medium size Pit Bull
approx. 5 years old
good with friendly dogs off-leash (she can play a little rough)
Great with people
Has some obedience training
(hey,that's better than most people I know!)
Diamond was adopted way back when, probably shortly after this photo which was taken in Oct. 2006. Diamond had been a favorite at the shelter. She was involved in our training class so her obedience was pretty good. She had some on leash issues but not the worst I've seen. Plus, in every other way she was a total love. So, as luck would have it, she found a home.
As always, with any dog who participates in our dog training program at the shelter, the volunteers were ready to support the new guardian of Diamond. The wonderful trainer who works with us at the shelter, Rayna Barker, made herself available as well. You could even say, the person who adopted Diamond had more support than you could shake a bully stick at!
I believe that initially there was some contact between the adopter and trainer. We really hoped that they would crate train Diamond and continue working with her on obedience. As I said, she did need to work on her leash aggression.
About a year later, the people RETURNED Diamond because of "behavior issues." When this dog left WLA, her obedience training was pretty solid. She was considered a fairly easy dog in comparison to others we had in that class. So, what happened?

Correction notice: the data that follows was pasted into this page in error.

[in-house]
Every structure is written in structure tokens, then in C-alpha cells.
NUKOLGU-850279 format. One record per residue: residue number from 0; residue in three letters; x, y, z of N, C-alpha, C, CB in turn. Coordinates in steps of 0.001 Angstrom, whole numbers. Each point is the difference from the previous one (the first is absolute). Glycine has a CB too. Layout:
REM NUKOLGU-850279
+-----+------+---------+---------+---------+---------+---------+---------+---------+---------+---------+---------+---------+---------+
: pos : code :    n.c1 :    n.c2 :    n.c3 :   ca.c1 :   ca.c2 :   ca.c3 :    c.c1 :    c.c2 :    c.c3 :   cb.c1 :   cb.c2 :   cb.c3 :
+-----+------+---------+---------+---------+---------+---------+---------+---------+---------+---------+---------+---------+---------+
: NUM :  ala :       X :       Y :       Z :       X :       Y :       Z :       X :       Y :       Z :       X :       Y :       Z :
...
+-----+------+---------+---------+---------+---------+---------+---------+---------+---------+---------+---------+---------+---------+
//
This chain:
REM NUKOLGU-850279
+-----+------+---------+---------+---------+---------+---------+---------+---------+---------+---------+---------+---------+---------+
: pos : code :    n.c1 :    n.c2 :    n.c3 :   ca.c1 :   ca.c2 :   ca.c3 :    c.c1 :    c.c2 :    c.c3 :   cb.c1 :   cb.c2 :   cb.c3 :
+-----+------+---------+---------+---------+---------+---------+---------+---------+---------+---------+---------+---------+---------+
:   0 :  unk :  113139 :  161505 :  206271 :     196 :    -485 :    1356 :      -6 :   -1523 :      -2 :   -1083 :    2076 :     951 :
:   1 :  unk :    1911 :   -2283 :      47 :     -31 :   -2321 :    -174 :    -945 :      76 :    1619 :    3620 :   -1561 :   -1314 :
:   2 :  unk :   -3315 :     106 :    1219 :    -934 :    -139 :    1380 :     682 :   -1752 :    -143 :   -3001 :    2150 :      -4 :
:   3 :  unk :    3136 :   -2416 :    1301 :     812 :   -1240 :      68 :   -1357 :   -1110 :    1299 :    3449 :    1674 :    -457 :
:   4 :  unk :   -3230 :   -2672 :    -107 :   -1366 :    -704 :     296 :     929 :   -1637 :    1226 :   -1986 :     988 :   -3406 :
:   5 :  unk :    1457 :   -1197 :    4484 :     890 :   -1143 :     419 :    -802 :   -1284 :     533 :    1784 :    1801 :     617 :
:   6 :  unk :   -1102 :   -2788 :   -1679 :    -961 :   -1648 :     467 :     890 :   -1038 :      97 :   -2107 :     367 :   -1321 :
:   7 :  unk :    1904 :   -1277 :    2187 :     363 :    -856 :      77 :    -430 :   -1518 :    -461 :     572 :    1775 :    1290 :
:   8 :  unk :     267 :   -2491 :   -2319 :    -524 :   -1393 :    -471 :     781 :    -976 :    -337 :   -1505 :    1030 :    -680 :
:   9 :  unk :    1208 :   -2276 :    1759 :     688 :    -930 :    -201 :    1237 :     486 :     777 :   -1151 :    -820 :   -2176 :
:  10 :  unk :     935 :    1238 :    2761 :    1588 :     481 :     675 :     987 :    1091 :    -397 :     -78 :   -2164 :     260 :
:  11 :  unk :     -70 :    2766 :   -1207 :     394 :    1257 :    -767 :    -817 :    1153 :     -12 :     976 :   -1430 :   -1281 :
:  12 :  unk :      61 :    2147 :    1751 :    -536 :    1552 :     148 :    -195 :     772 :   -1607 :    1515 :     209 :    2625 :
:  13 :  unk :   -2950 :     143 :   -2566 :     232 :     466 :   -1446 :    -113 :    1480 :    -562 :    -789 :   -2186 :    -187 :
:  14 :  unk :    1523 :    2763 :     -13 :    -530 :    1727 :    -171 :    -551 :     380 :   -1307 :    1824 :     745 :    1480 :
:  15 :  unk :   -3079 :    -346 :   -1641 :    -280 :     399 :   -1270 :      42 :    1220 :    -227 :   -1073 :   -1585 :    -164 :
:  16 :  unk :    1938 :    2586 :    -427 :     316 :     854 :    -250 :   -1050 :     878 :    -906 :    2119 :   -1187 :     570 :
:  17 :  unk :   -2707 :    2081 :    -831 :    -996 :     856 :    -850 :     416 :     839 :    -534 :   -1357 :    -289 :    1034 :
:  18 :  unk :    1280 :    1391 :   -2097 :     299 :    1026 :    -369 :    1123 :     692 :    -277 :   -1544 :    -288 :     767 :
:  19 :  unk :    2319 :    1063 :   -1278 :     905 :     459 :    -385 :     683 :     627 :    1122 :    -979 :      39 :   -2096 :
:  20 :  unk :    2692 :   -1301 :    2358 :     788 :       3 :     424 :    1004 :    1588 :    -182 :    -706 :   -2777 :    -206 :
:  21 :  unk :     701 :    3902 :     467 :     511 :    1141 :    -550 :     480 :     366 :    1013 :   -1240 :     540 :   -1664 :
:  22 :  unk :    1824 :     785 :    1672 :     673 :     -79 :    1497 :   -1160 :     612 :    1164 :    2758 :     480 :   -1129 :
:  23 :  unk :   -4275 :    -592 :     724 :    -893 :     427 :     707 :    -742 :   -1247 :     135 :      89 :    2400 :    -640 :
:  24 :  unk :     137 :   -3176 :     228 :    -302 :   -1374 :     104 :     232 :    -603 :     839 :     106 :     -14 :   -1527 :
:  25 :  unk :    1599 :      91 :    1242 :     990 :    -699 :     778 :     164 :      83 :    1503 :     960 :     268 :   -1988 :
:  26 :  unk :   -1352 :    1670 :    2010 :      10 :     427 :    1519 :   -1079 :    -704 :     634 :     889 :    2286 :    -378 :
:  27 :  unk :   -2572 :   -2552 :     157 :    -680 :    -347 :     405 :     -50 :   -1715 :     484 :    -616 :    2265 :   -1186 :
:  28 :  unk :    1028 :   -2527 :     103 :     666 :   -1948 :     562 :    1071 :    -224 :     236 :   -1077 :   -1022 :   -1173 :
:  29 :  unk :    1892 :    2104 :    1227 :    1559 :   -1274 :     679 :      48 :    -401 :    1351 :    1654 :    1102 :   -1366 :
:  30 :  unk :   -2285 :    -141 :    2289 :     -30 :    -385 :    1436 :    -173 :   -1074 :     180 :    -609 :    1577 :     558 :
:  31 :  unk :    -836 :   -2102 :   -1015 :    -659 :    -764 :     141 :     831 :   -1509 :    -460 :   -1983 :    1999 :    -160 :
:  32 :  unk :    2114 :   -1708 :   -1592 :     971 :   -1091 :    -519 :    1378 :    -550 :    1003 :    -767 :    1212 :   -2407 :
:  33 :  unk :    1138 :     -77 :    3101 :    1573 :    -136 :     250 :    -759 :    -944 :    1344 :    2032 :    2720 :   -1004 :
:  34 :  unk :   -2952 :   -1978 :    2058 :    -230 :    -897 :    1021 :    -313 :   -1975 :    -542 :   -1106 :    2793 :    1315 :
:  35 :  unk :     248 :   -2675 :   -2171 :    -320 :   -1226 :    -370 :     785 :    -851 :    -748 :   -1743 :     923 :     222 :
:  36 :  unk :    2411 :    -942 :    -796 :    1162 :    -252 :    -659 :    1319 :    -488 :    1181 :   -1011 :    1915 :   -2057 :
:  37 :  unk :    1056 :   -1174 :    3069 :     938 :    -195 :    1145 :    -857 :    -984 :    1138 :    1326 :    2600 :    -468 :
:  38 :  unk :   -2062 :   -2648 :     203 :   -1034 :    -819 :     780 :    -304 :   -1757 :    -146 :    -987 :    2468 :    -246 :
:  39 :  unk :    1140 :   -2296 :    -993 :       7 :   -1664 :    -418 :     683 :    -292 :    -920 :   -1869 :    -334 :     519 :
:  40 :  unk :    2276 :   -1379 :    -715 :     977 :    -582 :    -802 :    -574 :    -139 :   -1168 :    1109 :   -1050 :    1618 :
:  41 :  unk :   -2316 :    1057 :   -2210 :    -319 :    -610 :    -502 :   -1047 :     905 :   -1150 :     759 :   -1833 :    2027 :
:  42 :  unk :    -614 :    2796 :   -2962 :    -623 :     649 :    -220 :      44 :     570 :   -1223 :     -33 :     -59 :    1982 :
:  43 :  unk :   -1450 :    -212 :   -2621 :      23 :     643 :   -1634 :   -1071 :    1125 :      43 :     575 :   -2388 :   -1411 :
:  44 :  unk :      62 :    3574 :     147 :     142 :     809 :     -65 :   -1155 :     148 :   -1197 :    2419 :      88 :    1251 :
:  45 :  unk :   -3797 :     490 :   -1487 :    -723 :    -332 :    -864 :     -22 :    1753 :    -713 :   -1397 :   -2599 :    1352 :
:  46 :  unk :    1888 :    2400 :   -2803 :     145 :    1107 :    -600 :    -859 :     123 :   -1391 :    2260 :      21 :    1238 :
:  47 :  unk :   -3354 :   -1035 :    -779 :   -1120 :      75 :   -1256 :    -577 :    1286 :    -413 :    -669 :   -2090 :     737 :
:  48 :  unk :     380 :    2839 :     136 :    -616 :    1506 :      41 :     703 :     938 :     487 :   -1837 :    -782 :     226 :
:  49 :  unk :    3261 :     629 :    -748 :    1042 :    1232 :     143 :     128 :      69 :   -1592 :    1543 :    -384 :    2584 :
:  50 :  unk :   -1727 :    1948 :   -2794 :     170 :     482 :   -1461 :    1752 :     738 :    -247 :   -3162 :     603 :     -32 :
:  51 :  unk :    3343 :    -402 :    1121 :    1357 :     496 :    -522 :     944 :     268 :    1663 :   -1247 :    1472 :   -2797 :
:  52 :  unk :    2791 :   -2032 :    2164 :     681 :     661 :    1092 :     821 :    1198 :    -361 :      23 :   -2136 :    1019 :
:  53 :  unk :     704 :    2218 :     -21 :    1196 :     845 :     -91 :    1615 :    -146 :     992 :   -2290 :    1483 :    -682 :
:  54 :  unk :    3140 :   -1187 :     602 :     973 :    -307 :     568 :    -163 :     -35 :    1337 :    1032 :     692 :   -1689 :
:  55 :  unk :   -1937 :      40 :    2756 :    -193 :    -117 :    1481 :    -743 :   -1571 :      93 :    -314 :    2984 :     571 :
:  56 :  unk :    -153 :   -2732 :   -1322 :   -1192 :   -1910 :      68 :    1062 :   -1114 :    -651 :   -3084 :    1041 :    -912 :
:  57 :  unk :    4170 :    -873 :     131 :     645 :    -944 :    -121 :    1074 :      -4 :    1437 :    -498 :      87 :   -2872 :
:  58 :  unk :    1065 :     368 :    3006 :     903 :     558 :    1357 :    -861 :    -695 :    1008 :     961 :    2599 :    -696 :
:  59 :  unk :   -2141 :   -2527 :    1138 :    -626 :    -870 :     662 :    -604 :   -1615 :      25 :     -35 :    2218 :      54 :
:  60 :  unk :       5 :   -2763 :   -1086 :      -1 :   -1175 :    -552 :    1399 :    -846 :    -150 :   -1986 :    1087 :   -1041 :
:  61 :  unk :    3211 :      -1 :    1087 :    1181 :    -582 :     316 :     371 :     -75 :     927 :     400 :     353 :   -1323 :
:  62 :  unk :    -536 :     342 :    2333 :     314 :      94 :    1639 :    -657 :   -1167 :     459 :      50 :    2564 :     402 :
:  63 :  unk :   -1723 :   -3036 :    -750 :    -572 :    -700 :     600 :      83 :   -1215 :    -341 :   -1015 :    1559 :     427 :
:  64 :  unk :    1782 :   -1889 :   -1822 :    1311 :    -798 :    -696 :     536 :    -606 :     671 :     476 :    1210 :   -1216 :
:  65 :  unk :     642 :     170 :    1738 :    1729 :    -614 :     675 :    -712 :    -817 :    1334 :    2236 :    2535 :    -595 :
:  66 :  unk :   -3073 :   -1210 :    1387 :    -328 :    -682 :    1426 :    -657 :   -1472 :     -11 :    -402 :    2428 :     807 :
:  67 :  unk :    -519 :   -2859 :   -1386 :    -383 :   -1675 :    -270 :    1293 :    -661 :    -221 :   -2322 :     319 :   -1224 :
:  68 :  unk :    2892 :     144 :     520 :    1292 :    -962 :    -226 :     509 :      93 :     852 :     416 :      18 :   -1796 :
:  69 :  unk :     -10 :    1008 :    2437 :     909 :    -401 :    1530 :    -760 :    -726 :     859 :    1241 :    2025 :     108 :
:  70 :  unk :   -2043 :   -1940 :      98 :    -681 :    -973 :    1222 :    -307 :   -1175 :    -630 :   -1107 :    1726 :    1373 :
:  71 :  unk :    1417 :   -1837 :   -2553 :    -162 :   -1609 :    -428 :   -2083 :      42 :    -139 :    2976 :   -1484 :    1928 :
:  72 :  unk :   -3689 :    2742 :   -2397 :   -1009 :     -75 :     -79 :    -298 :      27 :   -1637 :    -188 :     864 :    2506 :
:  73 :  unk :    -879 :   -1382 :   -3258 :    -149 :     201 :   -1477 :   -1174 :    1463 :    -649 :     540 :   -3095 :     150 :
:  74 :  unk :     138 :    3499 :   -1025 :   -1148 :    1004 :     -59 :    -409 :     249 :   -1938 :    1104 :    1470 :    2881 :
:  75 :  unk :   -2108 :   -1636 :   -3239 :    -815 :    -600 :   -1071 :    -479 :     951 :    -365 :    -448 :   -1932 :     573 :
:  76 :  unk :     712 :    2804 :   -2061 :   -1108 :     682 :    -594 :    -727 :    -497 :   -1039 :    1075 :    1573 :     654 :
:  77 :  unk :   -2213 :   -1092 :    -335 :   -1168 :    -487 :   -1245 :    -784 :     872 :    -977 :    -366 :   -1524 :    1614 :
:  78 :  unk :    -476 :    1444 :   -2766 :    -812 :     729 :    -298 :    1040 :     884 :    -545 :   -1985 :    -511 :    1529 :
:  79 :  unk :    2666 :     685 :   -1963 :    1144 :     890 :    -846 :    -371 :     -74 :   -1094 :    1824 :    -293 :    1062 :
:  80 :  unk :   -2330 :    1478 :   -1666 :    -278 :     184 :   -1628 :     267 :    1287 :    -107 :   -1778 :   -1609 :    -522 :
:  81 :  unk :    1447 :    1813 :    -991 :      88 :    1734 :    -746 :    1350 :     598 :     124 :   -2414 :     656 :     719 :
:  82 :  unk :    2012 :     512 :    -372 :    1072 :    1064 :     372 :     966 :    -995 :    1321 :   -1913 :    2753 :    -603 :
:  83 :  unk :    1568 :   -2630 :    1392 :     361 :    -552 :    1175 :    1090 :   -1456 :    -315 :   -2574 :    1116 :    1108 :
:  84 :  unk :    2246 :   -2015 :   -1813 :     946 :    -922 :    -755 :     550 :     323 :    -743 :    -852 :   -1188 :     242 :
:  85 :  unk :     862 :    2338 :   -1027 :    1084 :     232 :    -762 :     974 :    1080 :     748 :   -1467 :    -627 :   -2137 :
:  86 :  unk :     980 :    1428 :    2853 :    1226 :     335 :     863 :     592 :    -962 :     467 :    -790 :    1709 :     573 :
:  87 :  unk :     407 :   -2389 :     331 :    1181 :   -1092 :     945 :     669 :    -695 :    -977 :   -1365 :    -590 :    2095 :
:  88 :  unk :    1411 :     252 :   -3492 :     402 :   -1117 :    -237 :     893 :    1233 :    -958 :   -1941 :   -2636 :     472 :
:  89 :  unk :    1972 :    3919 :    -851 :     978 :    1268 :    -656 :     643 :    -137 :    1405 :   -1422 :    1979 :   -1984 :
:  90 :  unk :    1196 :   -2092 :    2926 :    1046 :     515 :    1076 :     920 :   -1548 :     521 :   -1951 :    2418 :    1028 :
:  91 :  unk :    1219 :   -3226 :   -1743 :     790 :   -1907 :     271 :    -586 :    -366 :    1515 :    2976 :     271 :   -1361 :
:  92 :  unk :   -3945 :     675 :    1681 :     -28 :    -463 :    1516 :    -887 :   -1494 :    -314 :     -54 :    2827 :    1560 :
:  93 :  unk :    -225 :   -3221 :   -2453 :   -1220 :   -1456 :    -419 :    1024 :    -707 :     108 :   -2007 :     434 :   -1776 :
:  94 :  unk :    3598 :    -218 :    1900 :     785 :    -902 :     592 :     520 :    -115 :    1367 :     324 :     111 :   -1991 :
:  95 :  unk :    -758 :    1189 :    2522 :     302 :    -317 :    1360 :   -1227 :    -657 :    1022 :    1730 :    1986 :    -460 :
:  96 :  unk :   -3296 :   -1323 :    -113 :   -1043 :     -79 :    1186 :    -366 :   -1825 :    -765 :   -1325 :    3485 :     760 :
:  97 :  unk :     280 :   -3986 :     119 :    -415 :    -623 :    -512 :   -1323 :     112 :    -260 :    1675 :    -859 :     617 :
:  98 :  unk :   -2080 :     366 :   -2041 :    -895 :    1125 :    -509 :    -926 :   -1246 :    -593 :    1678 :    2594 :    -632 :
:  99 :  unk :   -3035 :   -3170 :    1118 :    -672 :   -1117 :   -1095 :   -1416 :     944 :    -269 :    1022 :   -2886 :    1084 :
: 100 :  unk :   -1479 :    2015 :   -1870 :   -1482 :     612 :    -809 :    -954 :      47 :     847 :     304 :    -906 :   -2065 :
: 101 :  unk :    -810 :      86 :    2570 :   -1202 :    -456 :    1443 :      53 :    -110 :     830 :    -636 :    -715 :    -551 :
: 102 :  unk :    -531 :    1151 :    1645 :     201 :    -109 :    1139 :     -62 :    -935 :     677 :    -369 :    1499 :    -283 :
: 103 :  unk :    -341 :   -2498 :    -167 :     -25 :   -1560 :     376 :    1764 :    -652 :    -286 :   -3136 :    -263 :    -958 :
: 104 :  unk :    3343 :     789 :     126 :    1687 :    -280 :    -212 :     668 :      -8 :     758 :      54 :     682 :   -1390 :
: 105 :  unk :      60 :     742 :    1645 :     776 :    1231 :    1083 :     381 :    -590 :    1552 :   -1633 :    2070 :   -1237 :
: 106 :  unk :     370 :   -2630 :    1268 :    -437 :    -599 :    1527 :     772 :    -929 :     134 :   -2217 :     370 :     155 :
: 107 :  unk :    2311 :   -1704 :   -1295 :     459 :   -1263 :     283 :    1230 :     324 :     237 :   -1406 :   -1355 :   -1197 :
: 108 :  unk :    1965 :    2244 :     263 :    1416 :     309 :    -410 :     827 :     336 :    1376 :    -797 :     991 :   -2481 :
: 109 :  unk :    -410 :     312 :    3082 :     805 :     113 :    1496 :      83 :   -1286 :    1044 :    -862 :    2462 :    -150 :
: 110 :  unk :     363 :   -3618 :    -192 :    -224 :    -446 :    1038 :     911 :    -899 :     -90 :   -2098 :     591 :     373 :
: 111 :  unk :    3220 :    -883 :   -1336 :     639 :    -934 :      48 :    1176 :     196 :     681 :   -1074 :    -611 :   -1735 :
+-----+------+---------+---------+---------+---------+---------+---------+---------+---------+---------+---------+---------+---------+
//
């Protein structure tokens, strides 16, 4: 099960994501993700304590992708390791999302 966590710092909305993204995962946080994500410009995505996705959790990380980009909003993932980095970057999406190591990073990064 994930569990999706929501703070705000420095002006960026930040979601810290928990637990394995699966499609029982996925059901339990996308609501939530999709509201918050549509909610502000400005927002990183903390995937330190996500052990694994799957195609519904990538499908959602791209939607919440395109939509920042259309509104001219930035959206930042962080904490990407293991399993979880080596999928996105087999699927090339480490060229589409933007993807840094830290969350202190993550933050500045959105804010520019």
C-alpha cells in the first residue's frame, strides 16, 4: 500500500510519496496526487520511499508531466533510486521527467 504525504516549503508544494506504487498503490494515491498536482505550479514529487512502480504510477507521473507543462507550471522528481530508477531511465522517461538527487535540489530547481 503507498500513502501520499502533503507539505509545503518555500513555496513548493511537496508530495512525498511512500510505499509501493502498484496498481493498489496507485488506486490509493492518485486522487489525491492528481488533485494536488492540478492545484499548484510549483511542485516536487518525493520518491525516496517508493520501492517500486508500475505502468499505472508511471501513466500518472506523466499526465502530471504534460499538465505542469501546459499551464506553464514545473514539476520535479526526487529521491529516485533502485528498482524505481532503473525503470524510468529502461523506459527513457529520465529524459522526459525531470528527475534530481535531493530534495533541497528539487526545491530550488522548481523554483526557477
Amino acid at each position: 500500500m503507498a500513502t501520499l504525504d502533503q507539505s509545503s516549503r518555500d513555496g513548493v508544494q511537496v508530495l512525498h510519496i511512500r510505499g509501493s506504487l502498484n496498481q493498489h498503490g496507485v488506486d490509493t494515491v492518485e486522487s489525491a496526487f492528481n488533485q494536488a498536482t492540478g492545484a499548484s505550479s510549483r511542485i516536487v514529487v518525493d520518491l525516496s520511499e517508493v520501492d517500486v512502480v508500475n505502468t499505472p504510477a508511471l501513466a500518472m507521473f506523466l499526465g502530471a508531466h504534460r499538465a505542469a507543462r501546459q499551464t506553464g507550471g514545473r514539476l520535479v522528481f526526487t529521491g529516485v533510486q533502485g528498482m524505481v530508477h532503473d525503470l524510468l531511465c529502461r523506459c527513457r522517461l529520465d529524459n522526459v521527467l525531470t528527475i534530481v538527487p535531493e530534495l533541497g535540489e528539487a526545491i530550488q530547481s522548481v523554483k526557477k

I know I sound like a broken record about the fact that if you adopt a dog, especially a shelter dog, training is mandatory. Most dogs who end up at the shelter seem to have a lack of training in dog/person relations or dog/dog relations or both. It's called a lack of socialization. It is never the dog's fault and always the owner's who fail the dog by not training her, becoming frustrated with her and giving up on her. Hence, lots of doggies at the shelter with behavior issues.
Thankfully, through my shelter experience, I have found that the vast majority of issues are problems that can be helped through training. We see our shelter dogs blossom into wonderful companions all the time. Not to say that we don't have some difficult cases, and even lose a battle once in a while (which causes all of us a lot of pain), but overall most dogs can be rehabilitated if the time and effort is given.
The moral of this story is as follows: do the right thing and follow through with dog training for your shelter dog's sake. Set the dog up to succeed!! You need to reinforce their training, there has to be consistency or the dog will eventually lose all the ground she gained and go back to square one. How sad is that when a dog gets more support at the shelter than in a home?